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Over- and Undernutrition

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The Epidemiology of Global Micronutrient Deficiencies

Bailey R.L.a, b · West Jr. K.P.b · Black R.E.b

Author affiliations

aOffice of Dietary Supplements, National Institutes of Health, Bethesda, Md., bDepartment of International Nutrition, The Bloomberg School of Public Health, Johns Hopkins University, Baltimore, Md., USA

Corresponding Author

Regan L. Bailey

Office of Dietary Supplements, National Institutes of Health

6100 Executive Boulevard, Suite 3B01

Bethesda, MD 20892 (USA)

E-Mail baileyr@mail.nih.gov

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Ann Nutr Metab 2015;66(suppl 2):22-33

Abstract

Micronutrients are essential to sustain life and for optimal physiological function. Widespread global micronutrient deficiencies (MNDs) exist, with pregnant women and their children under 5 years at the highest risk. Iron, iodine, folate, vitamin A, and zinc deficiencies are the most widespread MNDs, and all these MNDs are common contributors to poor growth, intellectual impairments, perinatal complications, and increased risk of morbidity and mortality. Iron deficiency is the most common MND worldwide and leads to microcytic anemia, decreased capacity for work, as well as impaired immune and endocrine function. Iodine deficiency disorder is also widespread and results in goiter, mental retardation, or reduced cognitive function. Adequate zinc is necessary for optimal immune function, and deficiency is associated with an increased incidence of diarrhea and acute respiratory infections, major causes of death in those <5 years of age. Folic acid taken in early pregnancy can prevent neural tube defects. Folate is essential for DNA synthesis and repair, and deficiency results in macrocytic anemia. Vitamin A deficiency is the leading cause of blindness worldwide and also impairs immune function and cell differentiation. Single MNDs rarely occur alone; often, multiple MNDs coexist. The long-term consequences of MNDs are not only seen at the individual level but also have deleterious impacts on the economic development and human capital at the country level. Perhaps of greatest concern is the cycle of MNDs that persists over generations and the intergenerational consequences of MNDs that we are only beginning to understand. Prevention of MNDs is critical and traditionally has been accomplished through supplementation, fortification, and food-based approaches including diversification. It is widely accepted that intervention in the first 1,000 days is critical to break the cycle of malnutrition; however, a coordinated, sustainable commitment to scaling up nutrition at the global level is still needed. Understanding the epidemiology of MNDs is critical to understand what intervention strategies will work best under different conditions.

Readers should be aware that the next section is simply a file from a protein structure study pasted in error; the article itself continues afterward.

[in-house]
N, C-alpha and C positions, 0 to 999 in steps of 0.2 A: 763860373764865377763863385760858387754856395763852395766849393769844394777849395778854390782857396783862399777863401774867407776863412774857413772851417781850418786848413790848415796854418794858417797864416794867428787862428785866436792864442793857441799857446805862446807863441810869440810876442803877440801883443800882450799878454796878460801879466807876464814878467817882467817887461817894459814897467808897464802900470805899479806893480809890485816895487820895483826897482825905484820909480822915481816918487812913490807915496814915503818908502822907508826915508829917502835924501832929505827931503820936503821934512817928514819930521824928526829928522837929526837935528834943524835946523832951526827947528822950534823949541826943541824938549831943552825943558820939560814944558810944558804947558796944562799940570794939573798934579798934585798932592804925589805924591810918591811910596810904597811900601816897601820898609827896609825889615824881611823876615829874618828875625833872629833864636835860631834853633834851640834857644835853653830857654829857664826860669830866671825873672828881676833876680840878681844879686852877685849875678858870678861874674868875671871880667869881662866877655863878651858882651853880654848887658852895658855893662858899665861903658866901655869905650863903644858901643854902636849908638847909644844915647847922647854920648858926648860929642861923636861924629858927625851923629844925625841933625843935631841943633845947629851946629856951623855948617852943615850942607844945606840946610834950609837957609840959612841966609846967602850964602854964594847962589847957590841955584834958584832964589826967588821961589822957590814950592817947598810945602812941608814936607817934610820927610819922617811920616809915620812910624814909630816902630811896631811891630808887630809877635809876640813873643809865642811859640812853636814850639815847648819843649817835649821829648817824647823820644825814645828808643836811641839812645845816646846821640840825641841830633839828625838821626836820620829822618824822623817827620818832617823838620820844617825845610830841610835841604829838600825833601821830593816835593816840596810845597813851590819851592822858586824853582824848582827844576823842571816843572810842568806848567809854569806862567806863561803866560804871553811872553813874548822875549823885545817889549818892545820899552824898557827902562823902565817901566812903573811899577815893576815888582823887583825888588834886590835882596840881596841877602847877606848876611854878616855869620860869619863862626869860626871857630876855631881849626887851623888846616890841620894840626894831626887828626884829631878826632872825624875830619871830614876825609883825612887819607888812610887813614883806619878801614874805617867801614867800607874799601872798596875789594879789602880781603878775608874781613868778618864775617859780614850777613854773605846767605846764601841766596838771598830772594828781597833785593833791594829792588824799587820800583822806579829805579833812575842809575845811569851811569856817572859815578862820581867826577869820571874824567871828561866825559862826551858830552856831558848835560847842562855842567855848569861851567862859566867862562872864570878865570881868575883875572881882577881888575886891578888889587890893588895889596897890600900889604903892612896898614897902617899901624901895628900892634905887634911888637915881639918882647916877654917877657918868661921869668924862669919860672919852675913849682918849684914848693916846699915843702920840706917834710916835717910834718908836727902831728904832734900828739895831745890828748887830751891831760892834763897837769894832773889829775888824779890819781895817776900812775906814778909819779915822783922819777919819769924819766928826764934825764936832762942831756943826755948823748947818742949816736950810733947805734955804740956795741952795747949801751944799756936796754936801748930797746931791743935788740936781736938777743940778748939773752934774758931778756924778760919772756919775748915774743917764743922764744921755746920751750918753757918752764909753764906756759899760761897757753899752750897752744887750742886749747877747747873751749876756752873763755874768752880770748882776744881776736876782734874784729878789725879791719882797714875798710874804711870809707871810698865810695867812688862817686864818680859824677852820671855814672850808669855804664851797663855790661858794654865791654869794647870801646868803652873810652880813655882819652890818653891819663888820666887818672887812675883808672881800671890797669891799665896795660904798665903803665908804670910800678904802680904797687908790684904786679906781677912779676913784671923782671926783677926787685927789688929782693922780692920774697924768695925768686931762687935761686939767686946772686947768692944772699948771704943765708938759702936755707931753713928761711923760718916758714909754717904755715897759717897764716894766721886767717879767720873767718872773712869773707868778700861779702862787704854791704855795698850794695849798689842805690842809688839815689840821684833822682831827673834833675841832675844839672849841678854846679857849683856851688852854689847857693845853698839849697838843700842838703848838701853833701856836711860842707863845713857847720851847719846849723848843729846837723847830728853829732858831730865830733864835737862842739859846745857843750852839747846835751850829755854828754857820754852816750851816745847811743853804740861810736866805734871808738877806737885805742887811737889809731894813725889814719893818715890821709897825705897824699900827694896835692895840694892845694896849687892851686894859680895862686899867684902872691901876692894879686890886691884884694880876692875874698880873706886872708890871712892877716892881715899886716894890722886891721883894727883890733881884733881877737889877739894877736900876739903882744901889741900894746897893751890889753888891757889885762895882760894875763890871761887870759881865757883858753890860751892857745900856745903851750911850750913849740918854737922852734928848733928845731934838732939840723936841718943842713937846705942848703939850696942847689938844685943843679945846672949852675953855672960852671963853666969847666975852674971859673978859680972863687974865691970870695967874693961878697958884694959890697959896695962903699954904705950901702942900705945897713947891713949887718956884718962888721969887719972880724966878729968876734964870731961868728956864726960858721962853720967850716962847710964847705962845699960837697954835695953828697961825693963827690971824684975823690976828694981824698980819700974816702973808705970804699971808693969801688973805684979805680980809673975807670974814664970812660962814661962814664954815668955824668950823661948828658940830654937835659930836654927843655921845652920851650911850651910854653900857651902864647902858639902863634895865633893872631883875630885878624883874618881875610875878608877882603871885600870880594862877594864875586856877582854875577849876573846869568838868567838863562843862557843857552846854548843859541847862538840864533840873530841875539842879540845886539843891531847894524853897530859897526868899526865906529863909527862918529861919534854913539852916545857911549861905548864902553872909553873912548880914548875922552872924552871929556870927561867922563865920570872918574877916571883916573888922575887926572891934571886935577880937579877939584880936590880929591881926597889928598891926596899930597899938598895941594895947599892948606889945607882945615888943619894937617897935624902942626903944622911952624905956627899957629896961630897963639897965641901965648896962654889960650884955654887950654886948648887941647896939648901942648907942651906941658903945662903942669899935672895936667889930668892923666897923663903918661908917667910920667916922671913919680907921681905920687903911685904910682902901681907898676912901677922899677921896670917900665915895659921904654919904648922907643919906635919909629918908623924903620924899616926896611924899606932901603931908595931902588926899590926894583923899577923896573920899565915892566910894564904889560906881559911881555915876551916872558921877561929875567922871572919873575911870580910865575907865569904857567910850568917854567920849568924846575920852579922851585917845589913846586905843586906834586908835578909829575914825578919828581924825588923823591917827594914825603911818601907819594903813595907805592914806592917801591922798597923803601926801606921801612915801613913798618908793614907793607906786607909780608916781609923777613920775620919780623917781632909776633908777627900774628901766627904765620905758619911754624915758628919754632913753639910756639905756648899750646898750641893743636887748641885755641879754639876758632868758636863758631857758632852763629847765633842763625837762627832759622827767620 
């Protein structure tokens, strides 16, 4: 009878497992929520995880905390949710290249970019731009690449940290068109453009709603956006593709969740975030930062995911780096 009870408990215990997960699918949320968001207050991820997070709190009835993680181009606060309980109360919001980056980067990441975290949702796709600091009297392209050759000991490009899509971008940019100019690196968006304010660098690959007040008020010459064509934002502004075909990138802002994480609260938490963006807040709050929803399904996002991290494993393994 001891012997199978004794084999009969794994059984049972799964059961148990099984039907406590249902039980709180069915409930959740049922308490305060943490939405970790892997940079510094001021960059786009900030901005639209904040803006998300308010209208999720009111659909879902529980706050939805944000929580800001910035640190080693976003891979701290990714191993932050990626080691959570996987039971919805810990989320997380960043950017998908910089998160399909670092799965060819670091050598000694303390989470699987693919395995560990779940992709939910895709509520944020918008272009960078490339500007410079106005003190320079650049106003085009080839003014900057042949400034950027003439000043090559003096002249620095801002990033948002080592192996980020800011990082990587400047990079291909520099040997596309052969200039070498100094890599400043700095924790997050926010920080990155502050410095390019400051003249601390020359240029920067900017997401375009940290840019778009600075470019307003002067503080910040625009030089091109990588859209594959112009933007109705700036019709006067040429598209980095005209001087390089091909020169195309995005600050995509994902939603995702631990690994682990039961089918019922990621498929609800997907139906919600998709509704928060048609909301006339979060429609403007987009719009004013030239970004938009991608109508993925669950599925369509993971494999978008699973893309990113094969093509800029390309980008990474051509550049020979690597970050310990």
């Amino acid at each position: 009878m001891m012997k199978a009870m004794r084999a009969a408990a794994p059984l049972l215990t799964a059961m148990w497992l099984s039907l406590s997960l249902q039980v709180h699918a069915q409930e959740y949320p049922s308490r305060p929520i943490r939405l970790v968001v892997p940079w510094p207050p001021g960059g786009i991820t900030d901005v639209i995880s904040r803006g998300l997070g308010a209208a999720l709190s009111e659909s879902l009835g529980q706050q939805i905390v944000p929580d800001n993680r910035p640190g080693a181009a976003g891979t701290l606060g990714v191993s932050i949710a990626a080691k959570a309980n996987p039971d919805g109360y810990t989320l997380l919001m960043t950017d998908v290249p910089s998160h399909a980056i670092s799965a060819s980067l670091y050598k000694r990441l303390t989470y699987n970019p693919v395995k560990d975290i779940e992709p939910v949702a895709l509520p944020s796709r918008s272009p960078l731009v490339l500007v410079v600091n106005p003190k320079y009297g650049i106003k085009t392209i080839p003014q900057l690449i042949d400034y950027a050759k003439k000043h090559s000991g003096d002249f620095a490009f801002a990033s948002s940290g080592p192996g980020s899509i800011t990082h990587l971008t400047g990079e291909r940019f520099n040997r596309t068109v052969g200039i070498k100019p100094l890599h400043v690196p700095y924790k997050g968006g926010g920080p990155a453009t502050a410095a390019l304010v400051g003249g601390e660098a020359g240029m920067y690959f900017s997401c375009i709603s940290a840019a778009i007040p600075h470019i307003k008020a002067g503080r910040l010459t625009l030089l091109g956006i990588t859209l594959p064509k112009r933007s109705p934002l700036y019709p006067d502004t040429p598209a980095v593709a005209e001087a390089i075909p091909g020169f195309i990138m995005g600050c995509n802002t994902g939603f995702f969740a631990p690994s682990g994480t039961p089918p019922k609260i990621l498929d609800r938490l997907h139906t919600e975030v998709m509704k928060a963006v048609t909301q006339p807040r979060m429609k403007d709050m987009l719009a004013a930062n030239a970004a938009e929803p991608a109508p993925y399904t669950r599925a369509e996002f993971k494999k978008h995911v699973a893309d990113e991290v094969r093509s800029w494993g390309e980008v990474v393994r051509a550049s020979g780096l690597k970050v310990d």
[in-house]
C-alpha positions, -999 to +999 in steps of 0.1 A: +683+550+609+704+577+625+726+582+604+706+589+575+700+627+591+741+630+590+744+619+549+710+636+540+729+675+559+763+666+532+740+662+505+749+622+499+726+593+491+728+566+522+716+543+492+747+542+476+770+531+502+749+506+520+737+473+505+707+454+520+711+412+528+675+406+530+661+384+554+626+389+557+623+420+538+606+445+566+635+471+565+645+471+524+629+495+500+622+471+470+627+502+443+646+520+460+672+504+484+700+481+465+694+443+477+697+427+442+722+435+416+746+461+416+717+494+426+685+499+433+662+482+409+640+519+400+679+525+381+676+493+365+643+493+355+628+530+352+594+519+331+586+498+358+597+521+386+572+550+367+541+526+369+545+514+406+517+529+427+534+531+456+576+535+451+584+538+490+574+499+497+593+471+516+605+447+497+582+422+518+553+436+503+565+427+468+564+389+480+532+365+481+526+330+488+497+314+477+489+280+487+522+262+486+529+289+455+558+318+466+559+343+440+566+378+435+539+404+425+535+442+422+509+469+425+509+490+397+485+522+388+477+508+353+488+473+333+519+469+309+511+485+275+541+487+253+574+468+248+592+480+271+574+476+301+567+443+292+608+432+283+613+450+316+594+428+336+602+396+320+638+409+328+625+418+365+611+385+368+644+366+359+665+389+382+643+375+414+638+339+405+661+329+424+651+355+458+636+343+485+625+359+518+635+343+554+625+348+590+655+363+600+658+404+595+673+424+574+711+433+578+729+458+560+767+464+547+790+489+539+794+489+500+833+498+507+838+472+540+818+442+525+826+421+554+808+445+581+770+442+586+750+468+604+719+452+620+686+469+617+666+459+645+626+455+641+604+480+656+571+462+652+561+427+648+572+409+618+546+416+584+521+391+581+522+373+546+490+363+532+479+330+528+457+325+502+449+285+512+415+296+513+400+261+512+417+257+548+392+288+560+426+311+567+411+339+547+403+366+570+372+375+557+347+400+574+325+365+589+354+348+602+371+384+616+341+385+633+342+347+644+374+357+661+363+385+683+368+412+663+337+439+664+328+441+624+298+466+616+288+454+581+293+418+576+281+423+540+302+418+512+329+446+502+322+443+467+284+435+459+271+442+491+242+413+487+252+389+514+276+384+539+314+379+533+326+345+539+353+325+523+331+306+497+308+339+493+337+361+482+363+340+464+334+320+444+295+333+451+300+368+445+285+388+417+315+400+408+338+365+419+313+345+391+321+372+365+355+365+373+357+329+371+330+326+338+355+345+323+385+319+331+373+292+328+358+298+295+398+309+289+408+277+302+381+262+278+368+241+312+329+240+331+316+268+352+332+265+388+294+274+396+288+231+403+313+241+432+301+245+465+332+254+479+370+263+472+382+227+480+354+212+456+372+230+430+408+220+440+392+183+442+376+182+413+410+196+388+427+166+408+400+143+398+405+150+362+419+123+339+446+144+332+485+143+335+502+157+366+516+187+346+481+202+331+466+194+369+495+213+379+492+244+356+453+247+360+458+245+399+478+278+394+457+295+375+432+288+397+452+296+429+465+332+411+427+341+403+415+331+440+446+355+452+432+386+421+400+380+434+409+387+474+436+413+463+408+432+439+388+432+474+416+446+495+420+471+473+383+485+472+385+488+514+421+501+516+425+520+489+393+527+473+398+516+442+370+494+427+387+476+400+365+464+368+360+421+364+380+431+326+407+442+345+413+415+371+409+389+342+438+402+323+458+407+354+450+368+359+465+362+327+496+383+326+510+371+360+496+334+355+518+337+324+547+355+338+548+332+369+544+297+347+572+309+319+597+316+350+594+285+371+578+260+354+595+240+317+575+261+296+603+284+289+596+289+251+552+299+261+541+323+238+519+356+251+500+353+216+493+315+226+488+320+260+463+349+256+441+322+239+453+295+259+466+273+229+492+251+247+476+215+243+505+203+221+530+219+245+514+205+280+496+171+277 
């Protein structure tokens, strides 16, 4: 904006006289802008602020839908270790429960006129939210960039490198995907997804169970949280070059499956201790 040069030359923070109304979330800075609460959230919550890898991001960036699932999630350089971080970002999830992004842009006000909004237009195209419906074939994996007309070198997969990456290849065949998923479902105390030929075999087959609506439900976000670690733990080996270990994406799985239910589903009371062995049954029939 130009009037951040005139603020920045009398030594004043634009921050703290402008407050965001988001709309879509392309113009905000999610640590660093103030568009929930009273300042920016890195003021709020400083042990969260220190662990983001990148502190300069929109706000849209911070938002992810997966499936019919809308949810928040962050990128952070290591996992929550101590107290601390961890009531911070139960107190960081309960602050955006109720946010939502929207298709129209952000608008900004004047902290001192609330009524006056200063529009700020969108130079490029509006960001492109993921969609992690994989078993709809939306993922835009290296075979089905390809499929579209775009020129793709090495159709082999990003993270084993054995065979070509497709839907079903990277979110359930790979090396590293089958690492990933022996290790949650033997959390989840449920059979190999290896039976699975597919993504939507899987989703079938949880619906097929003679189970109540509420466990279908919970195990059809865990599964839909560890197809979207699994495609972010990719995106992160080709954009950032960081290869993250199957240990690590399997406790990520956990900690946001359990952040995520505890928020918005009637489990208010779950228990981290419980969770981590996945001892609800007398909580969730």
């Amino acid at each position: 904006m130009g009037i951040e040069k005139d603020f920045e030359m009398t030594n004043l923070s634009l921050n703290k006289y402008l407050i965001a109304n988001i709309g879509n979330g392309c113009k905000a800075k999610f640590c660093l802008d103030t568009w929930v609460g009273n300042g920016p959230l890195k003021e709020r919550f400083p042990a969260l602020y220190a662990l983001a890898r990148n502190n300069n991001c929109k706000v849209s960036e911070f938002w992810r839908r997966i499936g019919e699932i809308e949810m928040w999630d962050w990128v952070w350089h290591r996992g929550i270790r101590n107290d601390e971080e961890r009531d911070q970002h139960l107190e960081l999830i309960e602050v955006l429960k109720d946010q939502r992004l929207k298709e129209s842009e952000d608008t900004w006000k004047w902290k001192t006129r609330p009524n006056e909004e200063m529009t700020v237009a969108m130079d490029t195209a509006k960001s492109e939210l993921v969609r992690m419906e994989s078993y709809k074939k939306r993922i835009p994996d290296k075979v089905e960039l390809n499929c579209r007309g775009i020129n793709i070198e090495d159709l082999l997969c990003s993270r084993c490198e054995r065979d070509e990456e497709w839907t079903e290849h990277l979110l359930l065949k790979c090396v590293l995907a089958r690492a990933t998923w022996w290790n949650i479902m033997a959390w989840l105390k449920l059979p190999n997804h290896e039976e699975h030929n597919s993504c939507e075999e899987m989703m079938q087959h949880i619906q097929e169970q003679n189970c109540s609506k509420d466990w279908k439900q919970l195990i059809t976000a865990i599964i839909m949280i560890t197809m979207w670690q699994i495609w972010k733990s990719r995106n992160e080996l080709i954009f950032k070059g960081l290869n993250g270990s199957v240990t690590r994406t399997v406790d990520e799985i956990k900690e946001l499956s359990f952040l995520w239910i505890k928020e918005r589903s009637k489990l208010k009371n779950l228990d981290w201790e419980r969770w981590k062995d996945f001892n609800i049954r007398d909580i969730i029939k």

© 2015 National Institutes of Health (NIH). Annals of Nutrition and Metabolism published by S. Karger AG, Basel


Key Messages

• Nutrition is the most powerful adaptable environmental exposure to target in order to reduce the burden of diseases and death across the life span around the world. Micronutrient deficiencies (MNDs) have direct effects on individuals and indirect effects on societies. Globally, there have been substantial gains made to improve the nutritional status. However, there is still tremendous work to be done to reach all individuals with or at risk for MNDs.

• MNDs are preventable. The return on investment for provision of micronutrients is substantial. The choice of interventions should be based on the root cause and the scope and severity of the MND.

• Biomarkers of nutritional status can be influenced by infection and inflammation, which are common with MNDs. Understanding how to interpret biochemical indicators along with clinical and functional indicators is key to characterizing the extent of the global burden of MNDs.

• Ending the cycle of malnutrition is critical. Intervening during pregnancy and through the first 1,000 days is optimal. Multidimensional, coordinated, and sustainable strategies are needed to combat MNDs. Short- and long-term solutions are needed.

Introduction

Micronutrient is the umbrella term used to represent essential vitamins and minerals required from the diet to sustain virtually all normal cellular and molecular functions [1]. While the required amounts of micronutrients are very small, micronutrient deficiency (MND) can have wide-range negative health impacts that will ultimately result in death if untreated. MNDs are common, affecting an estimated 2 billion people worldwide [2]. The most common deficiencies exist for vitamin A, folate, iron, iodine, and zinc; however, several other MND disorders exist. Coexistence of multiple MNDs frequently occurs. MNDs often occur as part of a cycle of malnutrition and may be coupled with protein or energy malnutrition. Pregnant women and their children 5 years of age and younger are the most vulnerable population subgroups. While most MND disorders can be reversed with provision of missing micronutrients, some deficiency disorders result in irreversible, lifelong consequences. The severity, timing, and the extent of the deficiency will determine its sequelae. Thus, a need exists for informed, evidence-based approaches to the prevention of MNDs at the global level. Understanding the epidemiology of MNDs is critical to understand what intervention strategies will work best under different conditions.